Art collectors entering the digital art world are finding artists on Twitter, SuperRare, Exchange and other marketplaces are using new tool and new techniques to create their work. ‘Glitching’ is one of the more widely adopted techniques. But what is glitch art?

Before we can answer that we have to look at what defines this new digital art movement. Is it classic paint techniques but with digital brushes, or is it new elements that could only be created on a computer? It’s really both.

The first “glitch” as visual art is probably the film A Colour Box by Len Lye in 1935.

More experienced artists are finding a happy middle groud where they’re composing their pieces with more traditional compositions but mixing in some digital flavor. For example, one of the leading artists today who has developed a signature style is Jack Kaido. At first glance, some of his ‘best’ pieces look like abstract paintings, but upon further examination exhibit tasteful and subtle glitch strokes mixed in.

According to Wikipedia, glitch art is, “the practice of using digital or analog errors for aesthetic purposes by either corrupting digital data or physically manipulating electronic devices.”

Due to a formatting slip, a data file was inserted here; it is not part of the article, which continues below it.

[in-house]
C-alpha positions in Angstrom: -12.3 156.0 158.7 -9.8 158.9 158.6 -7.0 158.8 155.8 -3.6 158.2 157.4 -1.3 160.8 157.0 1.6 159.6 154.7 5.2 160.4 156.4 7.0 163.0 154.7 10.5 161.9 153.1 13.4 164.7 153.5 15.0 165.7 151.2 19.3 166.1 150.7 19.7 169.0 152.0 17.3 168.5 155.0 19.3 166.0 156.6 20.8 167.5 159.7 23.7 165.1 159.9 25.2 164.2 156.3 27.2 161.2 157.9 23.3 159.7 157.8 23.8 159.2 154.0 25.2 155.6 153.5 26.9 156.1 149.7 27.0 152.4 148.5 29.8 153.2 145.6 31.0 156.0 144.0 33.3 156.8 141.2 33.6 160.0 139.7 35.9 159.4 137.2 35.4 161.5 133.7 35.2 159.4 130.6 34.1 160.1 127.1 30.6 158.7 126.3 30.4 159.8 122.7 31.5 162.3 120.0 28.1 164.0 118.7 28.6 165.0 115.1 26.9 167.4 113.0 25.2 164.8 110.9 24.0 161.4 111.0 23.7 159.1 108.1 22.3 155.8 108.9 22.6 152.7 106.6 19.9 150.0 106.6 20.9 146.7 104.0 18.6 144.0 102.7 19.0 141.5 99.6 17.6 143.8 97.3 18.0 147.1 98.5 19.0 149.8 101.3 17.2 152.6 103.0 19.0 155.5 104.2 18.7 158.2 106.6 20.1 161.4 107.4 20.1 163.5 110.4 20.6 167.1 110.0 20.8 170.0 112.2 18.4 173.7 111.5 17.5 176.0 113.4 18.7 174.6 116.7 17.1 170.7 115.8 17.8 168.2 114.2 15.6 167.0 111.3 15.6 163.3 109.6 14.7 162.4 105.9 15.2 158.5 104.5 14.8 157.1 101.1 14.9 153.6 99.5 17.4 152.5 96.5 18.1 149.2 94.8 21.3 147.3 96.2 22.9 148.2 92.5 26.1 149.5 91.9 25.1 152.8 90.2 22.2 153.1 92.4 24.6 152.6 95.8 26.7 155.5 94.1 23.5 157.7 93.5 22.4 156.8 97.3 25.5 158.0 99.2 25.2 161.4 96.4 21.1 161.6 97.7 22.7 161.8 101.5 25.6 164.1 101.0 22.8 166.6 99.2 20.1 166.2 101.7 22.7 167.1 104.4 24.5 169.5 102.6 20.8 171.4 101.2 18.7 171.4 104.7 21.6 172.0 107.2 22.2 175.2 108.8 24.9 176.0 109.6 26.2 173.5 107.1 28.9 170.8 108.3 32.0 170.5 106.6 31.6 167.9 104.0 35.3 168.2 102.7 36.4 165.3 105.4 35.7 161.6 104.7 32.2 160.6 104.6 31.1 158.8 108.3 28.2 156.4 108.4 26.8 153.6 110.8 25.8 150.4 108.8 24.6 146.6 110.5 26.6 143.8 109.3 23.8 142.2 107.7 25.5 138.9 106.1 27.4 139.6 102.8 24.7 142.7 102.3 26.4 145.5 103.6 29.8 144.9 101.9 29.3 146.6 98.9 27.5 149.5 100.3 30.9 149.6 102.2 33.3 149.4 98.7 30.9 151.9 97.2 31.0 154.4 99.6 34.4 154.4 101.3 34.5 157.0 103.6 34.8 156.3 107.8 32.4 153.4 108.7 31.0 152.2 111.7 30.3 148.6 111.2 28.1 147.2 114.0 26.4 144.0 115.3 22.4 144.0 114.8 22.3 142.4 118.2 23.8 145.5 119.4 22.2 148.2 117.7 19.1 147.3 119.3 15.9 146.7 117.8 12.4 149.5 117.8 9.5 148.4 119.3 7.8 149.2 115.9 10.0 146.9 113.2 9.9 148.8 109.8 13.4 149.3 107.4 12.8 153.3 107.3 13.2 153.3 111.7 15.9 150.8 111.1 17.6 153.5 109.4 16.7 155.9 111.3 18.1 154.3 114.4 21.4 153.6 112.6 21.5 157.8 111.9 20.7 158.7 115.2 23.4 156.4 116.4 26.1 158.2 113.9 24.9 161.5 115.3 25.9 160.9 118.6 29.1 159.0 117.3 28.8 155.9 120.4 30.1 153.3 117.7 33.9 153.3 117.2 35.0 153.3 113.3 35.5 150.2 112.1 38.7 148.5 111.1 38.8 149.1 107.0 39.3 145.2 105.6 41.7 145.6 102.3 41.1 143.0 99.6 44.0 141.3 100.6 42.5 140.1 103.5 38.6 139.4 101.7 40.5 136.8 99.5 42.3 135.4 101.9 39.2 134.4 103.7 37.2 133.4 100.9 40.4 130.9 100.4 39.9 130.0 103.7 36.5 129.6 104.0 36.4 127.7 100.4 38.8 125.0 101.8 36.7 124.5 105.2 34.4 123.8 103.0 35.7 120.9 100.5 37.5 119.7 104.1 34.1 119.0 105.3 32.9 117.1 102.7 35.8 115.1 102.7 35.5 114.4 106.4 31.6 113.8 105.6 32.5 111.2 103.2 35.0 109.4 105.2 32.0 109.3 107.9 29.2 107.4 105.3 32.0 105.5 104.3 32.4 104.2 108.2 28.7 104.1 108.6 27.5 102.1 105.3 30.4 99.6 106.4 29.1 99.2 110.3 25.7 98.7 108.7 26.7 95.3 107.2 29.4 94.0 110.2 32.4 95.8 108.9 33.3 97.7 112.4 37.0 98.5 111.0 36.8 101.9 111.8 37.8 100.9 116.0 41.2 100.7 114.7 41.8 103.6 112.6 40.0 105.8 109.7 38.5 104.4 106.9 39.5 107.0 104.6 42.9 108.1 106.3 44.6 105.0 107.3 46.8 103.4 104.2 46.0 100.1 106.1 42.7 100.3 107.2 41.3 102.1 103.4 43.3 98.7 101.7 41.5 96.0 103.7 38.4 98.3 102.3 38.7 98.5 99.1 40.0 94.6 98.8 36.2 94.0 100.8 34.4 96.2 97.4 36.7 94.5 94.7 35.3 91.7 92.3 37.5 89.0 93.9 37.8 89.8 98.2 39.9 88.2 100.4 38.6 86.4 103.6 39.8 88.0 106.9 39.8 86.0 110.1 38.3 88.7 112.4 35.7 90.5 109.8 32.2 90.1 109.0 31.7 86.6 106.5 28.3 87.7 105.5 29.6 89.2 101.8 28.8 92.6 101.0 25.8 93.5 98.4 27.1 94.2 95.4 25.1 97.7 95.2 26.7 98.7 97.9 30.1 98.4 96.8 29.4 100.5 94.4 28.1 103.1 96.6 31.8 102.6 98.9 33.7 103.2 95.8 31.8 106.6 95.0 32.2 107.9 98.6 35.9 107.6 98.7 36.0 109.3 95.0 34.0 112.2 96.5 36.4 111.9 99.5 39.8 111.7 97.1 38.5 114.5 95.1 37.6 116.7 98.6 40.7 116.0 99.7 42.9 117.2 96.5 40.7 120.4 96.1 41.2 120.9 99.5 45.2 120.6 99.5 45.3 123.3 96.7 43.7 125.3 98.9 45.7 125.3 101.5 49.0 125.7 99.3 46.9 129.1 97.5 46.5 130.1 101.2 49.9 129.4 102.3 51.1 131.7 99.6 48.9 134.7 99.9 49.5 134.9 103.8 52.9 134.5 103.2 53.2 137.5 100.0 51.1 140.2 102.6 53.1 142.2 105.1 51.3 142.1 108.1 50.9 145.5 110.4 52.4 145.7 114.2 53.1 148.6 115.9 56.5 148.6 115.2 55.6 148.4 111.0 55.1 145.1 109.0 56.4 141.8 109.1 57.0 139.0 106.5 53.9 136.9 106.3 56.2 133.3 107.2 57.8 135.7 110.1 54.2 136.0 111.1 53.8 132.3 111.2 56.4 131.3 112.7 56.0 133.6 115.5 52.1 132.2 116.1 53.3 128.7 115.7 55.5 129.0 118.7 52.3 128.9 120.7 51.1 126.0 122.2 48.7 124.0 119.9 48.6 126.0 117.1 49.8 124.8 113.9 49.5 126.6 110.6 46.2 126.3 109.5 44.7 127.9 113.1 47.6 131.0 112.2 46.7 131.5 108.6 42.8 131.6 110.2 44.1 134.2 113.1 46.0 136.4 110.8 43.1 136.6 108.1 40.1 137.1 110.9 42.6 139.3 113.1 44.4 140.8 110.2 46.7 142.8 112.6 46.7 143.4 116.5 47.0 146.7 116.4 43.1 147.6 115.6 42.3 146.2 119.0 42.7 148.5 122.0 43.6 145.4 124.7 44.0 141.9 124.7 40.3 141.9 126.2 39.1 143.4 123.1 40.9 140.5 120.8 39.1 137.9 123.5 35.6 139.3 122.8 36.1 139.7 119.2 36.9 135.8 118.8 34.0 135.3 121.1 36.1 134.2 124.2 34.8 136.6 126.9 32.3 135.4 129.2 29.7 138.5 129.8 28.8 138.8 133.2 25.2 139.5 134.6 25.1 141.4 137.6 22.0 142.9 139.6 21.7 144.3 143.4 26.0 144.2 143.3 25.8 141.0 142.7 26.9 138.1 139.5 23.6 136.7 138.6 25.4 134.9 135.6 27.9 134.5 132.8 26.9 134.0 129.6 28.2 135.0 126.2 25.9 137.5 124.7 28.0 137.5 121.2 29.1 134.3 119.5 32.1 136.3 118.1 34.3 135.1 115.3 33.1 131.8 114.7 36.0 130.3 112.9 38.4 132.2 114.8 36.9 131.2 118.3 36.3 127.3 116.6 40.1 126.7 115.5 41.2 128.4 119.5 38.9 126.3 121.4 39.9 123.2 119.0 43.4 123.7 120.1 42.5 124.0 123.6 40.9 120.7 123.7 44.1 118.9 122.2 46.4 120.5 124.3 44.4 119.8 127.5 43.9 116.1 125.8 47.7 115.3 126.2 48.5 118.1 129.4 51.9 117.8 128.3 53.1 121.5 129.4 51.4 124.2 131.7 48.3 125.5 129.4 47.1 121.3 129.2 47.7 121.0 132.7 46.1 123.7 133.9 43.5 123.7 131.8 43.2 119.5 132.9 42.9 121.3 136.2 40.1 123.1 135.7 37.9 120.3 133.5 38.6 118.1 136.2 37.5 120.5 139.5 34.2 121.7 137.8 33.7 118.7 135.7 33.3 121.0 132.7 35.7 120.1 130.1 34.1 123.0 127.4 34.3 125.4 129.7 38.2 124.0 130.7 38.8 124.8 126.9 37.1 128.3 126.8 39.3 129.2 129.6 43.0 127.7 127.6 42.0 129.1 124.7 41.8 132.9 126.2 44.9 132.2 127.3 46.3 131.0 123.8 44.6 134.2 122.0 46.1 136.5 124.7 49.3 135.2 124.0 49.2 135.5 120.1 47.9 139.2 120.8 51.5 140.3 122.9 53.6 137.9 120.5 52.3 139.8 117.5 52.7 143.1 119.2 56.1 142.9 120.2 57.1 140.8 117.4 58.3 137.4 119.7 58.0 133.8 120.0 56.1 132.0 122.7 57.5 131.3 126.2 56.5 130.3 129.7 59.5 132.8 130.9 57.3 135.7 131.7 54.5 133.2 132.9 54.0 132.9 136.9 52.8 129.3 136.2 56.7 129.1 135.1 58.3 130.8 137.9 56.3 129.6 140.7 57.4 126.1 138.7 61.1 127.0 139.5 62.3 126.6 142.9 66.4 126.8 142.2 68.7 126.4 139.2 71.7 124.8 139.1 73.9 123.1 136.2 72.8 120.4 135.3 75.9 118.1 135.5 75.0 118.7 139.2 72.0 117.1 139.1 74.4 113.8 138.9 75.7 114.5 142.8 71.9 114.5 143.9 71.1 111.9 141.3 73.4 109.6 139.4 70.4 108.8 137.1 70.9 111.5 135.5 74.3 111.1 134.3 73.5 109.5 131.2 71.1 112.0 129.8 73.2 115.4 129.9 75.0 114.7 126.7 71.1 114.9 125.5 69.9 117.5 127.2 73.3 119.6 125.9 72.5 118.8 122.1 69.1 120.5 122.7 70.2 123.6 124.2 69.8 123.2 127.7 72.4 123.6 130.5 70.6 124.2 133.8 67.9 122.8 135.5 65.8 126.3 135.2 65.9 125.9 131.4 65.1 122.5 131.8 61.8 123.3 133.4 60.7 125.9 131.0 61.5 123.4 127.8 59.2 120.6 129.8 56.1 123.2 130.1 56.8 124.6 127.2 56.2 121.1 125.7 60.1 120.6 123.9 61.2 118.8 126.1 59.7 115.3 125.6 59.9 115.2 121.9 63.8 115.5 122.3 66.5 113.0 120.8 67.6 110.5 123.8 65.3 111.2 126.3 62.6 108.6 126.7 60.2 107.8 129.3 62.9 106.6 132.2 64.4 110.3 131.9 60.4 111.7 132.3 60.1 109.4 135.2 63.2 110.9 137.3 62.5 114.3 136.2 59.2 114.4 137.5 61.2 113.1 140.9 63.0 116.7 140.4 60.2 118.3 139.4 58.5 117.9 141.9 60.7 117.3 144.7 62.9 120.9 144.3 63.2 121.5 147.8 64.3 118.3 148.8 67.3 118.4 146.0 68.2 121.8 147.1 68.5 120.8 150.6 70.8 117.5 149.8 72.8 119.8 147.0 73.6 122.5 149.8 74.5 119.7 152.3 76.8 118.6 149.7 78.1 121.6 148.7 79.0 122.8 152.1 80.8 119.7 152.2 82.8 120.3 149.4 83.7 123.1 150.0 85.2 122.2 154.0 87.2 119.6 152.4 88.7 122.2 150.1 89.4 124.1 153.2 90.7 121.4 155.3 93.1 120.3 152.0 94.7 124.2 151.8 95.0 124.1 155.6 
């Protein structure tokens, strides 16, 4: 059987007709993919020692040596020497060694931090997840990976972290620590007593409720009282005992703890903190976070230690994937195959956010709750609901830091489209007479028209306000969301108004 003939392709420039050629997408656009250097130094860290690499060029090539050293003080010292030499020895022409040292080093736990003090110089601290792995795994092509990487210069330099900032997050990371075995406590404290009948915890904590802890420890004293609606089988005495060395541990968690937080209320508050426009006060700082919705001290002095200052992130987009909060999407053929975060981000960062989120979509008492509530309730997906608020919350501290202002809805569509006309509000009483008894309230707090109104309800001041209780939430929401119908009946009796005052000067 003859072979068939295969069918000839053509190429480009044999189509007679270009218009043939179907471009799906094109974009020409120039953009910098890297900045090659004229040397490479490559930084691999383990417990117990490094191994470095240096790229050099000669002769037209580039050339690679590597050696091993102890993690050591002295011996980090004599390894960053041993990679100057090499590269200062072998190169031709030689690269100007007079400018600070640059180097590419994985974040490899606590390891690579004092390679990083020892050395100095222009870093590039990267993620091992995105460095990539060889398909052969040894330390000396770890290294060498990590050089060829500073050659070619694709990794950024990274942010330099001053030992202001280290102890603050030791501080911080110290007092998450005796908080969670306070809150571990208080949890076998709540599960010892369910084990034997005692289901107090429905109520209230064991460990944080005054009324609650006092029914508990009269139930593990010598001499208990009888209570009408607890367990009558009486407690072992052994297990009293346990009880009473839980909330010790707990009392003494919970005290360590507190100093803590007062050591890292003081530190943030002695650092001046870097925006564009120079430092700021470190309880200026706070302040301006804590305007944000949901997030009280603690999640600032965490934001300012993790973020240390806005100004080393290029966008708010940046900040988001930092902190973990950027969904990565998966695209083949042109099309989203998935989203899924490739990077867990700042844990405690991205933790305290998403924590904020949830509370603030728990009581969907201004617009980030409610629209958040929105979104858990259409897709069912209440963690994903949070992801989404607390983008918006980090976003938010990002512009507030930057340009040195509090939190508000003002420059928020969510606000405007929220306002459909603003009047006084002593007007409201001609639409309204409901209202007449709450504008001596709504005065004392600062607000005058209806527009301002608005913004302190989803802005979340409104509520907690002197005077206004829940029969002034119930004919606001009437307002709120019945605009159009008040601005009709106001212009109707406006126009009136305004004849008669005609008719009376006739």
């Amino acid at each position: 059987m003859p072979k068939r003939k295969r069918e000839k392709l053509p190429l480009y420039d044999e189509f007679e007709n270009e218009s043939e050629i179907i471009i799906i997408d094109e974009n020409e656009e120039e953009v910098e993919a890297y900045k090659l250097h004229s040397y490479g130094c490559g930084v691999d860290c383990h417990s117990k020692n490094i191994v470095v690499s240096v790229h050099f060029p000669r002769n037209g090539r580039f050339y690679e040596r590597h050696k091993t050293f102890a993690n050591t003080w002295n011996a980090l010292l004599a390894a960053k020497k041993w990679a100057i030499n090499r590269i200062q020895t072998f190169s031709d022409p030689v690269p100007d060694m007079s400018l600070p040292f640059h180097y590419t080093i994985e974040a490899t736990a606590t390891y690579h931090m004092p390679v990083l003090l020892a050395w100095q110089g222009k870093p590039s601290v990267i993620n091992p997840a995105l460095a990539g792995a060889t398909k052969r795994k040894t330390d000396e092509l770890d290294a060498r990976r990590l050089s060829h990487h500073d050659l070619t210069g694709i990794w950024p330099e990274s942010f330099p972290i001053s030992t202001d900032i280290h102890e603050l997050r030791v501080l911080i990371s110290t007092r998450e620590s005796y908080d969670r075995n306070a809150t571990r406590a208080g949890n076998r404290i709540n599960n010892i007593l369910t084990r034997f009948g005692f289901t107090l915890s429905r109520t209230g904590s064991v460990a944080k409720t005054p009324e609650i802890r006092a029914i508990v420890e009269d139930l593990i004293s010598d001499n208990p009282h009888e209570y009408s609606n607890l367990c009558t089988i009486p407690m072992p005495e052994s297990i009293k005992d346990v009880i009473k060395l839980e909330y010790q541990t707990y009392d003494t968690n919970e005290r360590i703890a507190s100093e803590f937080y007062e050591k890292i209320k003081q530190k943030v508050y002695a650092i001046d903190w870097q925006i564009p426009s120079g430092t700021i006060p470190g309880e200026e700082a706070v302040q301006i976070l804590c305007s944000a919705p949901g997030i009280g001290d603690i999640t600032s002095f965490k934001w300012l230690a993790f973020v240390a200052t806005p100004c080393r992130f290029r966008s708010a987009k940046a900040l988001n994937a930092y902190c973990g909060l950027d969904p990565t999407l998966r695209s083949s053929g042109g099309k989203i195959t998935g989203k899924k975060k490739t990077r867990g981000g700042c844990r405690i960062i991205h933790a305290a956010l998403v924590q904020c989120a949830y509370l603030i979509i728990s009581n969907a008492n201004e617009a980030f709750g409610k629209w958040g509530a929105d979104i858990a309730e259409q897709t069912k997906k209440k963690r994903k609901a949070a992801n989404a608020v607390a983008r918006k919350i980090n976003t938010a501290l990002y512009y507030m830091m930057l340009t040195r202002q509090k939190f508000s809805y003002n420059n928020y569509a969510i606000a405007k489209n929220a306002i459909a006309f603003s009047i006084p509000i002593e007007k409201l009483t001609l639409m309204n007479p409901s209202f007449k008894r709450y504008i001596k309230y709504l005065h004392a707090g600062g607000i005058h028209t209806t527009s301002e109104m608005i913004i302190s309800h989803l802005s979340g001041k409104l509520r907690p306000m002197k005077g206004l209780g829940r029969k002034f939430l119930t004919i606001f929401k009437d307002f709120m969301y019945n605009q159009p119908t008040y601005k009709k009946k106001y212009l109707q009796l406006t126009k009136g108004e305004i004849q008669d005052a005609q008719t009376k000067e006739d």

digital glitch artists

Rekt by Jack Kaido

The upside of glitch codes and tools is they do most of the work for the artist, much like AI art. The ‘true’ artists treat glitching like a tool in their tool box that is applied with some technique and thought (like Jack Kaido), but isn’t the main focus of the piece. A popular tool for glitching is MadPixelSort that is a standalone app that handles much of the workload. The artists simply uploads an image, changes some settings and then let’s the app do it’s thing aka ‘sorting’ the image.

The six images above are from an artists named Leisure Wolf. I discovered LW in a /glitch forum on Reddit. Leisure Wolf used MadPixelSort to render the images above.

The month of October is #glitchtober in the digital art community. Artists are sharing their tips and tricks for glitch art. In my opinion as an artist and collector I’m a fan of glitching and any other digital tools, but that’s all they are—tools. They sit in the tool box with all the other brushes, blenders, pixelators, erasers and all the other items at the artists’ disposal needed to tell their story.

It appears this particular technique will be around for a while. As the digital art movement continues to take shape I think we’ll see more and more of the glitch technique, however, if it gets overused it’ll be like peeing in the pool. We don’t want to take a good thing and then ruin it because of how easy and awesome it is.